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Current Events

Edmonton Poetry Festival/CLC Brown Bag Lunch Reading featuring Marilyn Dumont

This year’s joint Edmonton Poetry Festival/ CLC Brown Bag Lunch will take place on Wednesday, April, 25, 2018 at 12:00 pm (noon) and will feature acclaimed poet and U of A faculty member Marilyn Dumont. The event will take place in 2-09 Rutherford Library South.

All are welcome to this free event. Refreshments will be available.

 

CLC Celebrates New Special Issue: Affecting Feminist Literary and Cultural Production

The special issue “Affecting Feminist Literary and Cultural Production/Affects féministes dans les productions littéraires et culturelles” is now out with Atlantis: Critical Studies in Gender, Culture & Social Justice.

Co-edited by CLC Research Affiliate Libe García Zarranz, along with Evelyne Ledoux-Beaugrand, the issue features a foreword from our very own director Marie Carrière. The special issue also includes the work of executive board member Maïté Snauwaert, along with a number of other affiliates of the centre.

“Affecting Feminist Literary and Cultural Production/Affects féministes dans les productions littéraires et culturelles” was in part inspired by a conference organized by the CLC and the Université de Montréal (and with thanks to the Trudeau Foundation), which occurred in Fall 2013: Part II of the Conference on Women’s Writing in Canada and Québec – “Affecting Women’s Writing in Canada & Québec Today.”

To view the issue, click here.

 

Upcoming 2018 CLC Conference

The next CLC international conference, “The Poetics and Ethics of ‘Living With’: Indigenous, Canadian and Québécois Feminist Production Today”/ “Les poétiques et éthiques du <<vivre avec>>: Productions féministe autochtones, canadiennes et québécoises de nos jours,” will be taking place at the Banff Centre, Alberta, from October 11-14, 2018.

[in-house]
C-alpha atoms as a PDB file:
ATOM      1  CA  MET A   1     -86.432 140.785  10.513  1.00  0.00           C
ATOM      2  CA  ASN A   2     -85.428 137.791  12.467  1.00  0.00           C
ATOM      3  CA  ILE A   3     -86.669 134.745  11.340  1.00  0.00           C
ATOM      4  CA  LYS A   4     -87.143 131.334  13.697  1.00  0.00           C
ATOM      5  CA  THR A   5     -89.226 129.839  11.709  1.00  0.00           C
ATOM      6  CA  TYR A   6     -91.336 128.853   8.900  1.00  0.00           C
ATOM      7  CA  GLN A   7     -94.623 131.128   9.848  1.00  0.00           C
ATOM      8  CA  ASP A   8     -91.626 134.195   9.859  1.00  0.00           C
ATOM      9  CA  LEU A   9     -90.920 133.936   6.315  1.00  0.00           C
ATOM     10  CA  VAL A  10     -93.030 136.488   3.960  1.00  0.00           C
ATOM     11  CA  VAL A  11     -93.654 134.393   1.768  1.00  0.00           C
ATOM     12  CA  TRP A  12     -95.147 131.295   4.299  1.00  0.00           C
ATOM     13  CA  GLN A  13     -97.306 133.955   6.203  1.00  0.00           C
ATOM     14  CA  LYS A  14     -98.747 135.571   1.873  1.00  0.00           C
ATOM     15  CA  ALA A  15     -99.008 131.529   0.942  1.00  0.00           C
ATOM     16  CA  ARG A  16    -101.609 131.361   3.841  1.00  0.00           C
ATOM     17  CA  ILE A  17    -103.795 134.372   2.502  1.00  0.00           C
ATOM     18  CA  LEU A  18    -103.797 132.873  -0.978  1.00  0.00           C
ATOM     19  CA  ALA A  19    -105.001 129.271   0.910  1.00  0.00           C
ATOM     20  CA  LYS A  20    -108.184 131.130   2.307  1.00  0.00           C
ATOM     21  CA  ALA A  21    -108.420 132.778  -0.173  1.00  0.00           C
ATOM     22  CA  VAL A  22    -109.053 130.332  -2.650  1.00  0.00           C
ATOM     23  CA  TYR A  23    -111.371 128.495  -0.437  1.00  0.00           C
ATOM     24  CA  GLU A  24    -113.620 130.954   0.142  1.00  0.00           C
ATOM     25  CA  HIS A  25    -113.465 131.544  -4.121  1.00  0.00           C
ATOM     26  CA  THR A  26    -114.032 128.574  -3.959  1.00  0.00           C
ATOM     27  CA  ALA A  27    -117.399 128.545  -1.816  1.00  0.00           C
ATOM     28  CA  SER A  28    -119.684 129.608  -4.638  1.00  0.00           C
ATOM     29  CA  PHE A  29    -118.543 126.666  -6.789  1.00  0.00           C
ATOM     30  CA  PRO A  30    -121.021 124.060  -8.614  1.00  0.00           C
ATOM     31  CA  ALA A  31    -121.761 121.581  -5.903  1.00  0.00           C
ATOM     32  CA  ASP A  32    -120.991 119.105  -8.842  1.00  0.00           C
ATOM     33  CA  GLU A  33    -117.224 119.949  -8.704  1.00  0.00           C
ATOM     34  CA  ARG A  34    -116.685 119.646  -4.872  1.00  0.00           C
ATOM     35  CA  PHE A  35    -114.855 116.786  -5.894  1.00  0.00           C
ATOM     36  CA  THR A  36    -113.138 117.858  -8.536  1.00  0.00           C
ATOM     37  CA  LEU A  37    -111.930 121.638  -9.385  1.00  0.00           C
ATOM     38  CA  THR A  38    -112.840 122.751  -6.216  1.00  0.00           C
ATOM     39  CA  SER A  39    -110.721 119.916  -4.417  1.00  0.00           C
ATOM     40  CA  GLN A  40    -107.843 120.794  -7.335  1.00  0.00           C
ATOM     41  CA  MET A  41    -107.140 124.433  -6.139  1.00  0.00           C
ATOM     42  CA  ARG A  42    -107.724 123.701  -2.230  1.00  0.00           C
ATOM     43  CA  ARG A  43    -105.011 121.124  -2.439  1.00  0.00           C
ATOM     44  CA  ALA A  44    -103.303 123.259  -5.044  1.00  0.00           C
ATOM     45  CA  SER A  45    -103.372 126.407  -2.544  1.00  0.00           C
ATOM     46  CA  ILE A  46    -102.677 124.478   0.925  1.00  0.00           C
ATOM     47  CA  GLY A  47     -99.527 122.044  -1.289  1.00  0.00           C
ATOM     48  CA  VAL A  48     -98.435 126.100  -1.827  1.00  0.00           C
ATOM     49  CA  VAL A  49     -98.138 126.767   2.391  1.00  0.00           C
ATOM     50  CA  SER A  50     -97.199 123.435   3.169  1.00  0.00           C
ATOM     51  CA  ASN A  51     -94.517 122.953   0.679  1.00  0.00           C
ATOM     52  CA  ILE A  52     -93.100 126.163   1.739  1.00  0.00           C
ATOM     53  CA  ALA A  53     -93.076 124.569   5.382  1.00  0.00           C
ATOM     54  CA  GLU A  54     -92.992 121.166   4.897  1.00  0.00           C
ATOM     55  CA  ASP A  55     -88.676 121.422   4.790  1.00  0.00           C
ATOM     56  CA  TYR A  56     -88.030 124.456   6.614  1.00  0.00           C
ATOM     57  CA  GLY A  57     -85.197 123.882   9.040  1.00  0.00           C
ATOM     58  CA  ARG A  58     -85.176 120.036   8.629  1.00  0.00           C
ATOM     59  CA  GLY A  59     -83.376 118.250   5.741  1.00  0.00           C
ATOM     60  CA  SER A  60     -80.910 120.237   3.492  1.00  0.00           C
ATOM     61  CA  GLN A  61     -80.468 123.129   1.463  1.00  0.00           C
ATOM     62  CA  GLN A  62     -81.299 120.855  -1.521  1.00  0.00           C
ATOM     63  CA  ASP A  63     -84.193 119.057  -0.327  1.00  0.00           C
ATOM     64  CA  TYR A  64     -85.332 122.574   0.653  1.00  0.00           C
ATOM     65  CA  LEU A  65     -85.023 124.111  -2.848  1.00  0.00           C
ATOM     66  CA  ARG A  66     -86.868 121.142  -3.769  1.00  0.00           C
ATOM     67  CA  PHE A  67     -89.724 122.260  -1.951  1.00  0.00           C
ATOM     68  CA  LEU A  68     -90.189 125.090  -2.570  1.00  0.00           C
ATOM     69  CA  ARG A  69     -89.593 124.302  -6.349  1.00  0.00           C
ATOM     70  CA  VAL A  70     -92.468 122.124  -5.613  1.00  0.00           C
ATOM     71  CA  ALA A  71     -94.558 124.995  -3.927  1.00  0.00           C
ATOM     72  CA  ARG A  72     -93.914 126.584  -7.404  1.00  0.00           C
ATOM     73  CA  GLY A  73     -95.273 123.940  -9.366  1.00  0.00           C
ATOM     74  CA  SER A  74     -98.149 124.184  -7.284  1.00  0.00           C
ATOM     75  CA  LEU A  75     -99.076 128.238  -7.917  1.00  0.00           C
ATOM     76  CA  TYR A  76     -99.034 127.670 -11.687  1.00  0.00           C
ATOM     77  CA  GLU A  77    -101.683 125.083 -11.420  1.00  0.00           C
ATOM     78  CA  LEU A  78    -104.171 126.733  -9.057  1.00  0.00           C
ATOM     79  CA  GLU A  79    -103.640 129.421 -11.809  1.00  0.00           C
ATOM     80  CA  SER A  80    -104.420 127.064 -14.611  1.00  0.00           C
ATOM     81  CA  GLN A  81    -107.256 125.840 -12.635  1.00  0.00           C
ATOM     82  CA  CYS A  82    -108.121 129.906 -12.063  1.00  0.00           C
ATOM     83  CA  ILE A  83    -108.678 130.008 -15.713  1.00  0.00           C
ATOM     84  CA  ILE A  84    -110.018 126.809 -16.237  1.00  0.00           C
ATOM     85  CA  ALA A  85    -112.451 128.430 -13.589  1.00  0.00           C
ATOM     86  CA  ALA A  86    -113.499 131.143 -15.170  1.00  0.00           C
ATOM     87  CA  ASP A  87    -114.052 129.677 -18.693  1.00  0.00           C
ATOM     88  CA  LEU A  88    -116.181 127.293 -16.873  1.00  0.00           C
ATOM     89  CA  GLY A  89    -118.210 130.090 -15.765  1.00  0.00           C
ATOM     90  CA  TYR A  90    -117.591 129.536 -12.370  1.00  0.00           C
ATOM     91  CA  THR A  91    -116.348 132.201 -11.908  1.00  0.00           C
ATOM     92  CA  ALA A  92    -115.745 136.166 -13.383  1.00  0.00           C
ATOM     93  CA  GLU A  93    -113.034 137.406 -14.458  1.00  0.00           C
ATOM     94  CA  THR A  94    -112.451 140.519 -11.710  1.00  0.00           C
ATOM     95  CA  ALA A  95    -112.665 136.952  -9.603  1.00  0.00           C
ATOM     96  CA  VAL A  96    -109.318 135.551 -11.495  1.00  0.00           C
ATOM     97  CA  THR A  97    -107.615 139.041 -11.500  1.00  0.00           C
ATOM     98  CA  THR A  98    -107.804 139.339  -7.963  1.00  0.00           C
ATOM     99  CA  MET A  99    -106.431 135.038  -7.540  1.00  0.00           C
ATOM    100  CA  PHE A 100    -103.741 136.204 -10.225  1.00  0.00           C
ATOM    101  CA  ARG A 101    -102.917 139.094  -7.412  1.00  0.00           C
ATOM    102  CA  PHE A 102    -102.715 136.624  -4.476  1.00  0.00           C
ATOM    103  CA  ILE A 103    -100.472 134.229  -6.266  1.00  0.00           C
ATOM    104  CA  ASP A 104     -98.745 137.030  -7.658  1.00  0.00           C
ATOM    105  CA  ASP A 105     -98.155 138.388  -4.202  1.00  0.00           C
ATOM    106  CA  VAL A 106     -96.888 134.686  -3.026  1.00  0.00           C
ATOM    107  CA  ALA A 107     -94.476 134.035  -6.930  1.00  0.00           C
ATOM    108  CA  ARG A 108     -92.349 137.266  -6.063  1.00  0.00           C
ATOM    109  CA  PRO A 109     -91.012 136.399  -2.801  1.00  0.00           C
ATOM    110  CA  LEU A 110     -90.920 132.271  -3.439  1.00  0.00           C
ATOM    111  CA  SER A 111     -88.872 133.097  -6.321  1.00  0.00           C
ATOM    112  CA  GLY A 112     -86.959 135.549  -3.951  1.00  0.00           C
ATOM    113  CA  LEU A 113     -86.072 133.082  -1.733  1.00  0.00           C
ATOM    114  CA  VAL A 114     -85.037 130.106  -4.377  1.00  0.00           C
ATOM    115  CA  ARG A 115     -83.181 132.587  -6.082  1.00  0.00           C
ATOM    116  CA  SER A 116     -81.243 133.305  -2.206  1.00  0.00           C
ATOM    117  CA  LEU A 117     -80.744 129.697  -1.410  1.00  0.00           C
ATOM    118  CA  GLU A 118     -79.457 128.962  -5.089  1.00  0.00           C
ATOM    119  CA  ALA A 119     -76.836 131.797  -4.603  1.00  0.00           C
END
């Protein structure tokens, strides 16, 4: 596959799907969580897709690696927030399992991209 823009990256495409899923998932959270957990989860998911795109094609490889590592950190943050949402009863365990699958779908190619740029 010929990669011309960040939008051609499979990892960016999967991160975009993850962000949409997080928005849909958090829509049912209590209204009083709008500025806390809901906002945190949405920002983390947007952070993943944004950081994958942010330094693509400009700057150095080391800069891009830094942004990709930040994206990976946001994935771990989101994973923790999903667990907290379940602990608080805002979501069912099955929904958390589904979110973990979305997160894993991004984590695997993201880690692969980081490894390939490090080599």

Political and historical events, such as the Truth and Reconciliation Commission and Report, the Idle No More movement, Donald Trump’s immigration ban, Black Lives Matter, the ongoing refugee crises, recent controversies around cultural appropriation, environmental catastrophes, and the recurring display of systemic sexual and racial violence underline the consistent inequalities of perpetuated colonial spaces in this globalized world, as well as the often painful confrontation of different worldviews and perspectives. These are crucial concerns that have been widely discussed by Indigenous, feminist, and anti-racist theorists and cultural practitioners. The various forms of social justice intervention that have emerged in academic, public, and popular cultural spaces have further exposed the persistence of historical patterns of oppression, domination, and complicity. Explorations of the poetics and ethics of “living with” might help revisit, understand, denounce, and resist these fast and slow violences.

Des événements historiques et politiques tels que la Commission et le Rapport de la vérité et de la réconciliation du Canada, les mouvements Idle No More et Black Lives Matter, le décret anti-immigration de Donald Trump, les crises de réfugiées qui sont en cours, les récentes controverses entourant l’appropriation culturelle, les catastrophes environnementales, ainsi que la persistance systémique de la violence sexualisée et racisée soulignent les constantes inégalités perpétuées par les espaces coloniaux dans un monde globalisé, en plus des difficiles confrontations entre les différentes perspectives et visions du monde. Ce sont des préoccupations cruciales qui ont été largement discutées par des théoricien.ne.s et praticien.ne.s culturel.le.s autochtones, féministes et anti-racistes, et diverses formes d’intervention de justice sociale ont été faites dans les milieux scientifiques, publics, et culturels populaires afin d’exposer encore davantage la persistance de motifs historiques d’oppression, de domination et de complicité. Les explorations éthiques et poétiques du « vivre avec » pourraient aider à revisiter, comprendre, dénoncer et résister à ces violences lentes et accélérées.

 

To view the call for papers, click here.

2016 CLC Kreisel Lecturer Margaret Atwood on CBC Radio One Ideas

CBC Atwood

“WHAT DID WE THINK WE WERE DOING…”
… we young writers of Canada?”  That’s a question Margaret Atwood asked during a Canadian Literature Centre talk in Edmonton.  In excerpts from the talk and in conversation with Paul Kennedy, she considers the accidental but sometimes intentional creation of a culture and a tradition.  Some things were unimaginable decades ago, like the diversity and strength of Canadian literature today…or the PowerPoint she uses to help tell the tale.

Friday September 16, 2016
CBC Radio One at 9:05 pm, 9:35 in Newfoundland and Labrador.
Hear it online: cbc.ca/ideas